For the past eleven years, Wyatt’s has defined the word “ramshackle.” This colorful shack looked like it was about to fall down when the restaurant opened in 2002, but it houses some wonderful and friendly people and some very good, and very interesting, barbecue. It’s on Memorial Drive, about three miles east of the better-known Daddy D’z, and near Ann’s Snack Bar.
Since the closure of Anderson’s Old Fashioned about six years ago, Wyatt’s is probably the best-known of a small handful of southern inner-city barbecue places that caters to a predominantly African-American clientele with both barbecue and meat-and-three plates. This is where the old-timers go to get oxtails and pig’s ear sandwiches. The barbecue pork here is similar to what Anderson’s served, as well as Chandler’s Deli in Knoxville. After it is smoked, the barbecue is boiled in a steam tray in a very thin and heavily seasoned – well, call it a gravy – and given a last blast of heat from a microwave oven before it’s handed to guests. The microwave trick was also a hallmark of Carrithers in Athens once upon a time.
While I was curious about a few things on the menu, I find it easiest to make comparisons between barbecue joints based on how they do chopped or pulled pork, so I stuck with that, along with some pretty good green beans and some downright phenomenal mac-n-cheese which is as good or better than anybody else’s in Atlanta.
As for the pork, the reason I went with “gravy” above is that, even served dry, the barbecue has a very similar consistency and texture to my mother’s pot roast, which she makes in a crock pot, simmering in gravy for hours. The flavor of the meat was of course different, but otherwise it was very reminiscent of my mom’s home cooking, and not traditional Georgia barbecue at all. I asked for the meat dry, intending to add the sauce, but of course the gravy kept it quite moist. In the most curious discovery of this October lunch, I found that the barbecue sauce – a thick, brown, tomato-based and Kansas City-style sweet sauce – did not complement the flavor of the meat so much as change it entirely. I enjoyed it a good deal and was glad to try something so different, but I was pleasantly surprised to find that alternating bites of the pork alone and the pork dipped in sauce tasted like two separate orders of barbecue from two entirely different restaurants.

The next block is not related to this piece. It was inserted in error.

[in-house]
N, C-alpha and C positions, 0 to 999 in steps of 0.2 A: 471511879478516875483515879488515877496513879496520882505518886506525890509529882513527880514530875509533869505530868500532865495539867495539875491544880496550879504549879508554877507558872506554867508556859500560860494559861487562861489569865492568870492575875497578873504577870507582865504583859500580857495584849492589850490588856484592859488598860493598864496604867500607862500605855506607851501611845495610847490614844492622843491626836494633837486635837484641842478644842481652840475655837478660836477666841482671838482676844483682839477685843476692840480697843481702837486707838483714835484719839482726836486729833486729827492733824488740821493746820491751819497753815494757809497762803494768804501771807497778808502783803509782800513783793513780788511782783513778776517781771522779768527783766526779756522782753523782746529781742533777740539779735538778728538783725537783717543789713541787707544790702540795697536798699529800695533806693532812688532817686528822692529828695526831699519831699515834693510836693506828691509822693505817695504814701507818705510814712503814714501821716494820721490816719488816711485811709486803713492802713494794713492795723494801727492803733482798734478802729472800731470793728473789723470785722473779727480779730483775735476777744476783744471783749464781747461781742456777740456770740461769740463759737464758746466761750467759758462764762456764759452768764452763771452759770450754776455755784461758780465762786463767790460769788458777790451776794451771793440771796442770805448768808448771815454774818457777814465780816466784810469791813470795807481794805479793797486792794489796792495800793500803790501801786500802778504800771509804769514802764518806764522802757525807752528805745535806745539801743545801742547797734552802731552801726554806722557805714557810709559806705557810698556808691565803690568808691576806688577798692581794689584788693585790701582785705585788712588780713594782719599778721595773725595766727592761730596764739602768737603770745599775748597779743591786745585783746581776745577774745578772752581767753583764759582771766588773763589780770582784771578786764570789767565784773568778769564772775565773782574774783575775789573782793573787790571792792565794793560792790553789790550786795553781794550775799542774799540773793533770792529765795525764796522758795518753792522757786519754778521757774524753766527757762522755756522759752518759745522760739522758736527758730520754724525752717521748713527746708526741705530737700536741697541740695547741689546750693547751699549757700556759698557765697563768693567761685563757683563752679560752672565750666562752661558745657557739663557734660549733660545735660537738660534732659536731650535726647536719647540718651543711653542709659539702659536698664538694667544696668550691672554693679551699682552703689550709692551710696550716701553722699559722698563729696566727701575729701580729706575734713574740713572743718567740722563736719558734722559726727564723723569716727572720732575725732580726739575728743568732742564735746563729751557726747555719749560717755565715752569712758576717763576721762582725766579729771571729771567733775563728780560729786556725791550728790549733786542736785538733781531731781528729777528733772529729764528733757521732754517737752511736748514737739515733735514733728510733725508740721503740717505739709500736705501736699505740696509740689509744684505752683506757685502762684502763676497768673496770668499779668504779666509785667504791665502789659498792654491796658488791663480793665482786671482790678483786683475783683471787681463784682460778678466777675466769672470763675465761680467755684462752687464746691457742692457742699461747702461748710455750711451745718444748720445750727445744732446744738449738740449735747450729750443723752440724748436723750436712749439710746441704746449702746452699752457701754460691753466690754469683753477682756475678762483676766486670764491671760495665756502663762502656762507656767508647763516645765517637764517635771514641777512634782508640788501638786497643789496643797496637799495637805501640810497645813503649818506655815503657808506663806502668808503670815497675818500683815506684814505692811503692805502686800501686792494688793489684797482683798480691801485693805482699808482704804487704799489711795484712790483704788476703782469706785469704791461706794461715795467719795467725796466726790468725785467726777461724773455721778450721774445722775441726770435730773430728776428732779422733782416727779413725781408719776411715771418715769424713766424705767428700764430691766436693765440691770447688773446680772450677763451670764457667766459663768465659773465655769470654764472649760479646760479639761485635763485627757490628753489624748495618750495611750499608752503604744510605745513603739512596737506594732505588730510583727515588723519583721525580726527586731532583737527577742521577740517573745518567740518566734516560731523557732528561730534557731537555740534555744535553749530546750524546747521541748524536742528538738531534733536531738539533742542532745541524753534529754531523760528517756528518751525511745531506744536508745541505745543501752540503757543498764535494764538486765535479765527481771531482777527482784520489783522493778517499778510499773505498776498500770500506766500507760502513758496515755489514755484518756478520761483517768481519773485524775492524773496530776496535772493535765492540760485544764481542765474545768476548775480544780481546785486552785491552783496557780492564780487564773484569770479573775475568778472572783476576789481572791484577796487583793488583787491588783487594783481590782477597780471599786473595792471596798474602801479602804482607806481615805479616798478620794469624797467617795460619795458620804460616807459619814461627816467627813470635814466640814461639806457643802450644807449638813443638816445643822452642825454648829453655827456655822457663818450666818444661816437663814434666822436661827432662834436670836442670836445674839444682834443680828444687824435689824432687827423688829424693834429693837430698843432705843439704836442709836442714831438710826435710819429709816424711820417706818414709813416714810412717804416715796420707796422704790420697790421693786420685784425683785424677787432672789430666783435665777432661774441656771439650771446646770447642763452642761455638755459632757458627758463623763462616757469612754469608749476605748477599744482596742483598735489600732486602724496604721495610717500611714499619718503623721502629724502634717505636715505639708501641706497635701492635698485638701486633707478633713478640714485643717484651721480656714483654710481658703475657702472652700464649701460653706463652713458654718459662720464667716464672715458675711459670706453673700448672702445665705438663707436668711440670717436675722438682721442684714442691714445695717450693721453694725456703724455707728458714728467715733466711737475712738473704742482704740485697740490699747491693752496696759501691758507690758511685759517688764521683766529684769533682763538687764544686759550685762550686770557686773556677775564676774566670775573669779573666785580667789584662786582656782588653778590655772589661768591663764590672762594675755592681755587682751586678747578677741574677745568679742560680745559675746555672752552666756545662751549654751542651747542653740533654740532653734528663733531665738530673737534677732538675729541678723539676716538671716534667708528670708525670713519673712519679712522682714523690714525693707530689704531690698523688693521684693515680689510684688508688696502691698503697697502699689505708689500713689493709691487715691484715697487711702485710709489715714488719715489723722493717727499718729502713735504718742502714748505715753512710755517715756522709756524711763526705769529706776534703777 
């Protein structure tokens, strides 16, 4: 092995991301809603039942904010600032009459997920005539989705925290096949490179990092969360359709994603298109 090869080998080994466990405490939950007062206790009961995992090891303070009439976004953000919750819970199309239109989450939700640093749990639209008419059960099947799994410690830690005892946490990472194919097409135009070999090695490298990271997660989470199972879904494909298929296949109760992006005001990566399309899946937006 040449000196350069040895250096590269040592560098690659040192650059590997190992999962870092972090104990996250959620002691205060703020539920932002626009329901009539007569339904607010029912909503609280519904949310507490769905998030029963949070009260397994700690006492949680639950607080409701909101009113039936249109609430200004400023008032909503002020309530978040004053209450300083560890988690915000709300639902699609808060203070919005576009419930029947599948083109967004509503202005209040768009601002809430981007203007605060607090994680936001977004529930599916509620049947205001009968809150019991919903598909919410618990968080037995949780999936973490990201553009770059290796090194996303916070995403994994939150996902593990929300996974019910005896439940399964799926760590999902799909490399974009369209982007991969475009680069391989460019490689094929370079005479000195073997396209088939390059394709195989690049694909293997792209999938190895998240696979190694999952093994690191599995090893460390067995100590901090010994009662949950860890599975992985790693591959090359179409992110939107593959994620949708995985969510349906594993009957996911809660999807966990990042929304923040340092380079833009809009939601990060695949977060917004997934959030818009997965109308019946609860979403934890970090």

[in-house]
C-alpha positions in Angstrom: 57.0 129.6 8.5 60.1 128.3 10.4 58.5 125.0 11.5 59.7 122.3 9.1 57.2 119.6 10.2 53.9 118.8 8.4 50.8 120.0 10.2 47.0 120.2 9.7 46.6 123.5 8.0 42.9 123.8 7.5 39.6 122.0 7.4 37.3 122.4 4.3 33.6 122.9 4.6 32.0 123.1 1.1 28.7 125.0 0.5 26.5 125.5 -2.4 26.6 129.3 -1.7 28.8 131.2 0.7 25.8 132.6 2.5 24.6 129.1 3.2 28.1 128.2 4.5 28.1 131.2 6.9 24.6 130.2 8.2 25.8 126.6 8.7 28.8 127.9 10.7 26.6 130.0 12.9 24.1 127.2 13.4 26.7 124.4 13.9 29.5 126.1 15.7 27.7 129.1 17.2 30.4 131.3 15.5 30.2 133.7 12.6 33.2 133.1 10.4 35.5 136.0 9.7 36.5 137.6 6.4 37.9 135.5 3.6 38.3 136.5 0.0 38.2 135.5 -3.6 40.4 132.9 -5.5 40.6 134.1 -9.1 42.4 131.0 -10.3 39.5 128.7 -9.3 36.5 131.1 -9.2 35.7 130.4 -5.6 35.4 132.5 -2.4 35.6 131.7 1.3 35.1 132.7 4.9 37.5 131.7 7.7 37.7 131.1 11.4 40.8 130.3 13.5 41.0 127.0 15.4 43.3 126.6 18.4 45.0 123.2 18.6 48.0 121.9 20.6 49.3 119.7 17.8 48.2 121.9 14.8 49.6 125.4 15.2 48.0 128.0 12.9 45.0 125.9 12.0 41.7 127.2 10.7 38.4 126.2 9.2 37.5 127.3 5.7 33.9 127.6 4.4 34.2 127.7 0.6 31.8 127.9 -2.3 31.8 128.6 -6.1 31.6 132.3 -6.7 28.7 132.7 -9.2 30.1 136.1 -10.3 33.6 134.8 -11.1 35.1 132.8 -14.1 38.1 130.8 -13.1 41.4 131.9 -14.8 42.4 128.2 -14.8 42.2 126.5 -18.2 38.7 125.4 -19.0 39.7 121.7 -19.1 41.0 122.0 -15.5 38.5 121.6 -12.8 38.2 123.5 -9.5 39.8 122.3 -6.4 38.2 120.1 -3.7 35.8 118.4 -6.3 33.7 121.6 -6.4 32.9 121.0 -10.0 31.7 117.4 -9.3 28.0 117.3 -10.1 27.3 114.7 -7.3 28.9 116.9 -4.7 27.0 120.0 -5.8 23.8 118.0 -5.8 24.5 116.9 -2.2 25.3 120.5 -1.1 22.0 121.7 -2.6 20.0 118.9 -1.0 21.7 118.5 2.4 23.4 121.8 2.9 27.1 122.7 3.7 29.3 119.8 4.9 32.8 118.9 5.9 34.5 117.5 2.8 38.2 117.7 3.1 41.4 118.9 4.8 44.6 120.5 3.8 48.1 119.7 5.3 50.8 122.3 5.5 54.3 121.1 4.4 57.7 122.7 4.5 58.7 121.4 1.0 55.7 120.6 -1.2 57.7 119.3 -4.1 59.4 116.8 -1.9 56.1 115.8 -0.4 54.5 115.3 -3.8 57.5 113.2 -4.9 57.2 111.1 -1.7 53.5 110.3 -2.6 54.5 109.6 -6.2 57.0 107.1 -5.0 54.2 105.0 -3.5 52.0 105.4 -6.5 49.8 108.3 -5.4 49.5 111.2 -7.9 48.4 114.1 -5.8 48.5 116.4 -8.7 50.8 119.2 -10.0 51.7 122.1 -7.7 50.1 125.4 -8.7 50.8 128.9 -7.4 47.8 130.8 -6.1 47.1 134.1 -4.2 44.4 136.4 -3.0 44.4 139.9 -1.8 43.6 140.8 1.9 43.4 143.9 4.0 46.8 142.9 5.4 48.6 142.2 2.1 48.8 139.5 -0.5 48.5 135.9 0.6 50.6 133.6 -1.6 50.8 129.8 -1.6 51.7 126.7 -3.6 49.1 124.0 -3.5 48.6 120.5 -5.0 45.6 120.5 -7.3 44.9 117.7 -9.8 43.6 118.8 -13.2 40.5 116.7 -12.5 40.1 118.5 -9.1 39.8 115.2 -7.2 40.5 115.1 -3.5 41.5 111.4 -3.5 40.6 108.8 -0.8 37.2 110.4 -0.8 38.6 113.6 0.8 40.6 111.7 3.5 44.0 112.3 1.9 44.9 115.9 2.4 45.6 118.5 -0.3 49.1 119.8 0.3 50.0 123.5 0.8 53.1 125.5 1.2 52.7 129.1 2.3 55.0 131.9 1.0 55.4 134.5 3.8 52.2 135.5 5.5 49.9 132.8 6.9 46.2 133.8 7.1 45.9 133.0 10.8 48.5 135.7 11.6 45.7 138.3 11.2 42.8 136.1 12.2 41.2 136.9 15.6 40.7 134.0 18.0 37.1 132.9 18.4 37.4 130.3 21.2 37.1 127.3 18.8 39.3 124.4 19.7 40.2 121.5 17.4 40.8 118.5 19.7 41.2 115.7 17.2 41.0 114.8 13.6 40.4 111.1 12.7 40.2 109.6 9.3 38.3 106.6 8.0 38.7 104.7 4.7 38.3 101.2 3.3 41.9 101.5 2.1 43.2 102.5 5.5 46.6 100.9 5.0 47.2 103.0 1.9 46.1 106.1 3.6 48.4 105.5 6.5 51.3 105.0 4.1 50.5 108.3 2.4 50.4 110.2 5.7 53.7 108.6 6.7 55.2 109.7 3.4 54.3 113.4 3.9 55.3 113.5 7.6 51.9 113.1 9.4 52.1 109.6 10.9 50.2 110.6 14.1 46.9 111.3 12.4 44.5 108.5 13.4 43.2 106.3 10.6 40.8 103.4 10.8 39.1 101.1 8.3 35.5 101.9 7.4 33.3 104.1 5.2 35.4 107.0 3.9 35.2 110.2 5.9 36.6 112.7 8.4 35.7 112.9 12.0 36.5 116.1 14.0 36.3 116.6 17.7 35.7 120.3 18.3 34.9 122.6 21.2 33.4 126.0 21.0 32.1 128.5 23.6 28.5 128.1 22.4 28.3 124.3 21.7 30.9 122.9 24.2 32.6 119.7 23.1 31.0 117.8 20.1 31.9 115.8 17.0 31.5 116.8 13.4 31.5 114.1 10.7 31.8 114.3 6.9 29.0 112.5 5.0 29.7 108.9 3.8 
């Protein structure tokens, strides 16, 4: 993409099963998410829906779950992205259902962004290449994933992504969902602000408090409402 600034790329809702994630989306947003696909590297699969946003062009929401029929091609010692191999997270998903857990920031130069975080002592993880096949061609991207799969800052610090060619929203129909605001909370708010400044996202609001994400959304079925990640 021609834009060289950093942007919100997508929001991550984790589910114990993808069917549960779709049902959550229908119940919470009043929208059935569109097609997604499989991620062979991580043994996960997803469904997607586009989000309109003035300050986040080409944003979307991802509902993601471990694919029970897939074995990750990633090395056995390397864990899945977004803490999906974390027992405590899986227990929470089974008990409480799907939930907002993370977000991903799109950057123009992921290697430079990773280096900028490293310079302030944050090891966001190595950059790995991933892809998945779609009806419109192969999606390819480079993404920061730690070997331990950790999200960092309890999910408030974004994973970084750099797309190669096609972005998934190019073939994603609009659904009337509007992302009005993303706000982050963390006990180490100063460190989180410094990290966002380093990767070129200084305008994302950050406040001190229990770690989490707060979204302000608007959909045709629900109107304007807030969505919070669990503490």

As my hours at work, and my duties, have changed again, I now work a much more traditional schedule, only having one day – Friday – to leave at lunchtime and explore a little. This particular commute home was a little longer than planned. After I finished, and returned from the separate dining room back to the main building – the driveway for a tire shop separates the two buildings – to pick up some banana pudding for later, I got back on I-20 to head home, only to run into a really horrible traffic jam. An accident on the connector northbound had the right lanes of I-20 backed up as well. I rather impressed myself, finding my way home instead along streets that I’ve never seen before back to Marietta Street, and from there to Howell Mill and home. It’s not accurate to say that I know Atlanta like the back of my hand – I’d have known about this amazing mac-n-cheese if I did – but every once in a while, I’m pleased with how well I can find my way around this city.
Other blog posts about Wyatt’s:
Creative Loafing (Oct. 14 2004)
3rd Degree Berns Barbecue Sabbatical (Sep. 29 2009)
Burgers, Barbecue and Everything Else (June 18 2013)
Like barbecue? You can see all the barbecue restaurants that we have visited for our blog (more than 240!) on this map, with links back to the original blog posts. It’s terrific for anybody planning a barbecue road trip through the southeast!